* Whether you have a child or not, you’ll love these nostalgic kid classics
* Classic illustrated picture books for story time, bedtime, and even college graduation
* Resurrect your childhood bedtime ritual with these heartwarming reads
Bedtime read-alouds have become a night-time tradition in family households for over a century. Even today, despite Kindles and iPads becoming the golden standard for reading, the pleasure and bonding experience you get from reading a tangible, illustrated story to your child is irreplaceable and totally technology-resistant.
Reading to young children–even infants–has been shown to have profound and enduring benefits to children’s cognitive development and may impact their success in later life. You don’t have to sit down with a full-on novel to reap the benefits. Picture books are great way to get the youngster’s engaged in learning, and it will help them recognize and make connections with names and objects in the world too.
1. Brown Bear, Brown Bear What do You See?
This 1967 picture book features vibrant illustrations of animals (and a teacher) written in a question and answer format, encouraging participation from the audience. It’s a great anytime story for young toddlers who are just beginning to talk and make relative connections with their surroundings.
2. Runaway Bunny
Margaret Wise Brown’s first children’s book, this classic story visualizes the power of unconditional love for a parent and child through two rabbits. When a boy bunny decides he wants to runaway and be on his own, his mother promises to follow him wherever he goes. He takes on a number of different imaginary disguises to outrun his mother, but she finds him every time. Children with separation anxieties will be comforted by the mother’s ability to find him each time and parents with children of all ages will choke up, relating to this mother’s unwavering pursuit to find her son, regardless of his mistakes.
This book tells the story of a teddy bear for sale at a department store named Corduroy, who comes to life to find his missing button, and eventually finds a new home with a young girl named Lisa and her family. The story has a subtle moral undertone too; Author Don Freeman highlights the contrast between luxury consumerism versus the simple things in life like family, making it a nice read for the 3-5 age group.
4. If You Give a Mouse a Cookie
Numeroff’s classic is a circular tale following the adventure of a young boy after he gives a mooching mouse a cookie. The illustrations were rendered by Felicia Bond, and have been acclaimed for attention to detail.[caption id="attachment_73890" align="aligncenter" width="397"] Image courtesy Amazon[/caption]
5. Goodnight Moon
This classic picture book has been a bedtime story classic since first published in 1947. With exuberant illustrations by Clement Hurd, the book follows a boy through his bedtime ritual, saying goodnight to an array of different items in his home, including his room and a red balloon. It’s part story and part lullaby for children, and adult art lovers will continue to be inspired by Hurd’s fauvist-inspired illustrations.
6. Love You Forever
This one’s a bit of a tear jerker, and while it’s deceptively simple, it’s also one of the most moving stories of all time. Brought to life by Sheila McGraw’s poignant illustrations, the story follows the relationship between a mother and her son, following them through life’s stages. Each page shows mother cradling the son from infancy to adulthood. At the end of the book, the grown up boy is pictured cradling his elderly mother in his arms (pass the tissues, please).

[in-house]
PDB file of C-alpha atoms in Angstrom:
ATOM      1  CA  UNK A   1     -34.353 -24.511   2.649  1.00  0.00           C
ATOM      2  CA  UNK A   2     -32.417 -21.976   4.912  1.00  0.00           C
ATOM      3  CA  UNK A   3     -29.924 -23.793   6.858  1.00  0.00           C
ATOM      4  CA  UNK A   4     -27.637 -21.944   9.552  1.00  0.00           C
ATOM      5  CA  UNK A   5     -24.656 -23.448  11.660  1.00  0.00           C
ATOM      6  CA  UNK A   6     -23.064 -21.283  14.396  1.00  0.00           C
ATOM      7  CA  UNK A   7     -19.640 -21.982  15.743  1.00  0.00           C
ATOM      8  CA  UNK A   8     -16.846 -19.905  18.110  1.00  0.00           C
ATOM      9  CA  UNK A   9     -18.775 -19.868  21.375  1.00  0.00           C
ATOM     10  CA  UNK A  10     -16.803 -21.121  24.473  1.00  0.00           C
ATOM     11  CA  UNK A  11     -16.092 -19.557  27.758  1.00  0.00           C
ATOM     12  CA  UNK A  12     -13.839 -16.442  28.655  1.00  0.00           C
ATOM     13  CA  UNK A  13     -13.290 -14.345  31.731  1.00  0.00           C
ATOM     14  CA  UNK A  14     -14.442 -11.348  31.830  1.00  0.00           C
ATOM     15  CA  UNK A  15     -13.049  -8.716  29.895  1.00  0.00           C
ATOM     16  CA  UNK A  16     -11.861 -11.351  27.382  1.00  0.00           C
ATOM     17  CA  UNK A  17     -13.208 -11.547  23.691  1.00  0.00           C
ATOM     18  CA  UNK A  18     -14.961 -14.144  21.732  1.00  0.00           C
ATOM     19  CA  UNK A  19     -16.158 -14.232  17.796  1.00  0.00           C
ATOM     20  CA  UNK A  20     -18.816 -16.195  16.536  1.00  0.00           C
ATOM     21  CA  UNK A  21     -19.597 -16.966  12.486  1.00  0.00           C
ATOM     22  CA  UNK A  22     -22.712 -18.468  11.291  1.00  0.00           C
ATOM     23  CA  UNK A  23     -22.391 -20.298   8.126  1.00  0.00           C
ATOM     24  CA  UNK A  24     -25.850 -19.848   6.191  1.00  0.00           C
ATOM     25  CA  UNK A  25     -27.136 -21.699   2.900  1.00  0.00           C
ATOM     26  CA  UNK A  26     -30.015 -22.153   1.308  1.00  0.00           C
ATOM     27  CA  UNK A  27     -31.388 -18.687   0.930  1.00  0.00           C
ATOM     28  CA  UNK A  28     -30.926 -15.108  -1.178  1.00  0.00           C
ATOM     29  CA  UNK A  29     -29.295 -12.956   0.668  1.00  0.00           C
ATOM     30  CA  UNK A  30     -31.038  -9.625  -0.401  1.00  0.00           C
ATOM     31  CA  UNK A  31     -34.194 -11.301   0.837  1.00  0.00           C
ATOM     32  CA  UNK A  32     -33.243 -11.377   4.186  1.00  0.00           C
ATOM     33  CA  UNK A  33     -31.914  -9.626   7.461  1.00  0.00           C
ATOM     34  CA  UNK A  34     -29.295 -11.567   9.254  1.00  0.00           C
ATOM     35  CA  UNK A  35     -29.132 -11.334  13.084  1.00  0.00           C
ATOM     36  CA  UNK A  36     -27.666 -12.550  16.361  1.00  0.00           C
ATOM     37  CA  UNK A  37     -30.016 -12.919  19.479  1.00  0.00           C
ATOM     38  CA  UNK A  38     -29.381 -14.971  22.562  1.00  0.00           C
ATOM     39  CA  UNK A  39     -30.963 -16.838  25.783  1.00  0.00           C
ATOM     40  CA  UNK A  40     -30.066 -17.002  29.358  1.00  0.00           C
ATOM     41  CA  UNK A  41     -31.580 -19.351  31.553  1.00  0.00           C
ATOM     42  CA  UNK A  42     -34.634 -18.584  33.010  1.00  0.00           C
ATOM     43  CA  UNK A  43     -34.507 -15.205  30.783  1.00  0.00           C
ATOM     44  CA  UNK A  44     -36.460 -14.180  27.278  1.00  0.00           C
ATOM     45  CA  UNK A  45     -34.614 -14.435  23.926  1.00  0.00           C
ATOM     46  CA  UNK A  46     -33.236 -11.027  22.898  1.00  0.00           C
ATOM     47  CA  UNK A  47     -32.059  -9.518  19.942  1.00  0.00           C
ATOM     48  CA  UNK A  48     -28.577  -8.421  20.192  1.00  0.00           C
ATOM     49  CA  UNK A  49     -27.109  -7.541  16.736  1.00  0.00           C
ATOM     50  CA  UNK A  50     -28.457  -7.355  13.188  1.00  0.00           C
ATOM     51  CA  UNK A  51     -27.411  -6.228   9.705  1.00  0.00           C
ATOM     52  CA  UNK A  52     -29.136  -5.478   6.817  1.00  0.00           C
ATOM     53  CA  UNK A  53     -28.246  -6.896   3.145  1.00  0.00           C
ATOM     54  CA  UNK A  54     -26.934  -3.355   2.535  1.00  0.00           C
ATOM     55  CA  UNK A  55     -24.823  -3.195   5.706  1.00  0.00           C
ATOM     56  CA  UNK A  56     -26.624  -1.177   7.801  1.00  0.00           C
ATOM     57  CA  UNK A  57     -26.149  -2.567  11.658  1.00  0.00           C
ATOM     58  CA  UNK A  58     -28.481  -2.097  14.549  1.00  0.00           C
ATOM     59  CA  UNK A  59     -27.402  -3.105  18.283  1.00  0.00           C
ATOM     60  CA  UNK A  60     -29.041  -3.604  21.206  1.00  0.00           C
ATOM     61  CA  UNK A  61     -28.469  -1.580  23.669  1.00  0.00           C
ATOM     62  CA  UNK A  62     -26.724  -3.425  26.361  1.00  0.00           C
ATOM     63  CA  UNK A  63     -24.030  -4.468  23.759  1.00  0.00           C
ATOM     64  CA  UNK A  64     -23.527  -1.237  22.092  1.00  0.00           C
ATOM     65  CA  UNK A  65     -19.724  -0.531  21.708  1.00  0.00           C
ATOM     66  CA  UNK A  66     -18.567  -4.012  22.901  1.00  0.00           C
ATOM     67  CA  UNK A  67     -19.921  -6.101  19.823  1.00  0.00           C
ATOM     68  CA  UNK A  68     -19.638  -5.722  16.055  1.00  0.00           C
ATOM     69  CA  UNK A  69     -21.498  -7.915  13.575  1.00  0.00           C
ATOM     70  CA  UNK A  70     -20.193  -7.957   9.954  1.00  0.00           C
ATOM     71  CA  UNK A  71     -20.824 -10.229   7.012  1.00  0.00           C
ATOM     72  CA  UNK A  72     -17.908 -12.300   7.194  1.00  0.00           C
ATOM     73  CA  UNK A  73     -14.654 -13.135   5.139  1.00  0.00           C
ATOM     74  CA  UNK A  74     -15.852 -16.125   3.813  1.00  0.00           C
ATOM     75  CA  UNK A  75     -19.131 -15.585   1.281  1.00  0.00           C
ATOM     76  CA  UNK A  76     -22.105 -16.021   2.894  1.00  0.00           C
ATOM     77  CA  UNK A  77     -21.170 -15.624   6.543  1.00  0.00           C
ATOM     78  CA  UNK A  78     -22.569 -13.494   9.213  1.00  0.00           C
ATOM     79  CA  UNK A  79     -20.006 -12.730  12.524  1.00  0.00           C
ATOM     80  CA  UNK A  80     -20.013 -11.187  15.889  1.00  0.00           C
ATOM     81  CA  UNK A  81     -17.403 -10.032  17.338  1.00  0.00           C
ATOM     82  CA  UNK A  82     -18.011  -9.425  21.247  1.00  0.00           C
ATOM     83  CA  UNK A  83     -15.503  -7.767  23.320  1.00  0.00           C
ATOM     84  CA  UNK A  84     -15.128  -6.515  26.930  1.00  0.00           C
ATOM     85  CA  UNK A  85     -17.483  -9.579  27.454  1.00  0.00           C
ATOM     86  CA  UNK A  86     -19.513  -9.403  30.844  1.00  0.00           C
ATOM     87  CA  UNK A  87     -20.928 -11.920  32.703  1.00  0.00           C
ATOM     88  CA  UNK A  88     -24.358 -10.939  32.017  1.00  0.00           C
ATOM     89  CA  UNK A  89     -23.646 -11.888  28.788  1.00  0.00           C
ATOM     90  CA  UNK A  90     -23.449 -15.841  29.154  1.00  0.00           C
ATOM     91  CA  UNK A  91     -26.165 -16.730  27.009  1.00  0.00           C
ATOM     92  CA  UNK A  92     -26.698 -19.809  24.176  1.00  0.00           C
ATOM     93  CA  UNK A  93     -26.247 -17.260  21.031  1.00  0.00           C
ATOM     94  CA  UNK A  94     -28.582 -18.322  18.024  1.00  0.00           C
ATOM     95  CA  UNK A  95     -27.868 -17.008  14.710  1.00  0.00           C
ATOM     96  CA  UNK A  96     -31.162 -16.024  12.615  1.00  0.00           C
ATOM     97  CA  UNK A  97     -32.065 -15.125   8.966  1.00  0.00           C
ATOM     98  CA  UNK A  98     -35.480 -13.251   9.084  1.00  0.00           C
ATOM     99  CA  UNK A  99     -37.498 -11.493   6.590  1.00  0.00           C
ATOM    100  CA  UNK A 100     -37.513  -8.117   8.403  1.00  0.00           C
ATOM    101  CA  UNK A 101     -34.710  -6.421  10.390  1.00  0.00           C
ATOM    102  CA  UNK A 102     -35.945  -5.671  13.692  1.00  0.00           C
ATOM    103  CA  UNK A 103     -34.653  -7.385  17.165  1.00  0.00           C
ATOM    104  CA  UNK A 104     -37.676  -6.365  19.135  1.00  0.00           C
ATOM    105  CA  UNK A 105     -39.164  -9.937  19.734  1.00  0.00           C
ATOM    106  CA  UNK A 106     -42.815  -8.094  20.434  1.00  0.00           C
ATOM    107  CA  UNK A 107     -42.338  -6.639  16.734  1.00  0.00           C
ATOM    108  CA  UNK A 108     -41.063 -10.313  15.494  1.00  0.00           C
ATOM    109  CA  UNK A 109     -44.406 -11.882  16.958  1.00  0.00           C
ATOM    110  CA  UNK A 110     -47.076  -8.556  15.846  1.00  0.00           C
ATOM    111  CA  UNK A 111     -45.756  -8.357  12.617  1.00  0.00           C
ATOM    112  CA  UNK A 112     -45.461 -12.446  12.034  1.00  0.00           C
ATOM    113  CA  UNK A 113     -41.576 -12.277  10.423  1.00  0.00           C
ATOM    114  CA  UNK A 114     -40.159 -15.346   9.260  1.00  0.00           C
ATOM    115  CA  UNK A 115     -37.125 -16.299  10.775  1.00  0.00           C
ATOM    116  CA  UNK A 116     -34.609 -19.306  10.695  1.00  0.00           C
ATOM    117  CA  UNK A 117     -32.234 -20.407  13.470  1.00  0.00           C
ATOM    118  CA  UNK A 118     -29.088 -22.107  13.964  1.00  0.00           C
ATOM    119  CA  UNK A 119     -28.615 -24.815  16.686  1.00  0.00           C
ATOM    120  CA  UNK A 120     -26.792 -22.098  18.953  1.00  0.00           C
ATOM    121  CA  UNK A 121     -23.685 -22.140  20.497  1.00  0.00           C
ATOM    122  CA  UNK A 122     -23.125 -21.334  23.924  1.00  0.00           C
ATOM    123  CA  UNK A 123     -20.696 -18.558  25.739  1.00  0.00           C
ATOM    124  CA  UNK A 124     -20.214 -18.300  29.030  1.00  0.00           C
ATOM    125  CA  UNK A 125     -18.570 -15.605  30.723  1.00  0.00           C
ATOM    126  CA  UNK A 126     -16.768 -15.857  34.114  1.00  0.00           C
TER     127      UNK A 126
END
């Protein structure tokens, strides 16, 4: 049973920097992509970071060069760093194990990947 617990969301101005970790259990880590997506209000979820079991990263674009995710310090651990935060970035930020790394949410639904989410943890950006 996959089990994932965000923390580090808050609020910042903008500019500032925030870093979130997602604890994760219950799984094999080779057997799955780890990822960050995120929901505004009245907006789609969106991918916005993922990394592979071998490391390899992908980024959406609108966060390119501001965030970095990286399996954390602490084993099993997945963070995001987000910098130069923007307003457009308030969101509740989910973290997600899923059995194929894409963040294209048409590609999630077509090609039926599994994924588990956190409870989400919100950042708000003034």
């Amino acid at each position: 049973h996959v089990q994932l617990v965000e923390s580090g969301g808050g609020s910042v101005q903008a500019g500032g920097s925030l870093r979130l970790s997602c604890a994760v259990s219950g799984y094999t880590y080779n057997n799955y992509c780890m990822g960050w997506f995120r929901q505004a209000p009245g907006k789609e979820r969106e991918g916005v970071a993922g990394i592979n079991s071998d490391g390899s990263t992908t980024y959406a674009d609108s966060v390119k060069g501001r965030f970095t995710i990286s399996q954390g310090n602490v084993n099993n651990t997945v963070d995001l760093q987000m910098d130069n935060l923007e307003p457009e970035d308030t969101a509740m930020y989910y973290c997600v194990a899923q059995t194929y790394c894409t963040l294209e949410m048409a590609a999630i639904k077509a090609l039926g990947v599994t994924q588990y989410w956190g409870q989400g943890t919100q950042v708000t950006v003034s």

Through the story of Stellaluna, an orphaned fruit bat raised by birds, readers learn about uniqueness, individuality, and making friends with those who are different than us. The 1994 book is animated with compelling, lifelike illustrations and an engaging yet warm dialogue that according to teachers, resonates well with kindergartners through third-graders.
8. Where The Wild Things Are
One of the more popular titles in the kid-lit canon, Where The Wild Things Are was adapted into a wildly popular feature film in 2009. The story follows a young boy who is sent to bed without dinner after dressing up in his wolf costume and misbehaving. His room magically transforms into a jungle-like setting, paralleling his imaginations about such a place. When he becomes homesick, he finds himself back home with dinner waiting for him. A classic story with an engaging plot and underlying the-grass-isn’t-always-greener theme. A must-read for the youngsters pre-k and up.
9. The Very Hungry Caterpillar
Eric Carle’s story, The Very Hungry Caterpillar has been regarded as one of the most iconic children’s classics of all time. Readers follow a young caterpillar eating his way through the week, chomping down an apple, two pears, and a variety of other foods while also learning about colors and numbers throughout his food-filled journey.
10. Oh, The Places You’ll Go!
One of Dr. Seuss’–also known as Theodor Geise’sl– most beloved works, Oh The Places You’ll Go is an animated self-help book of sorts, that’s full of wisdom for all ages. While it’s been grouped-in with the “kids” genre, it also is a great gift for college grads, twenty-somethings in a quarter-life crisis, or anyone who needs a reminder that while life’s journey often presents us with steep hurdles, “you can steer yourself any direction you choose.”[caption id="attachment_73567" align="aligncenter" width="301"] Image courtesy of Amazon[/caption]
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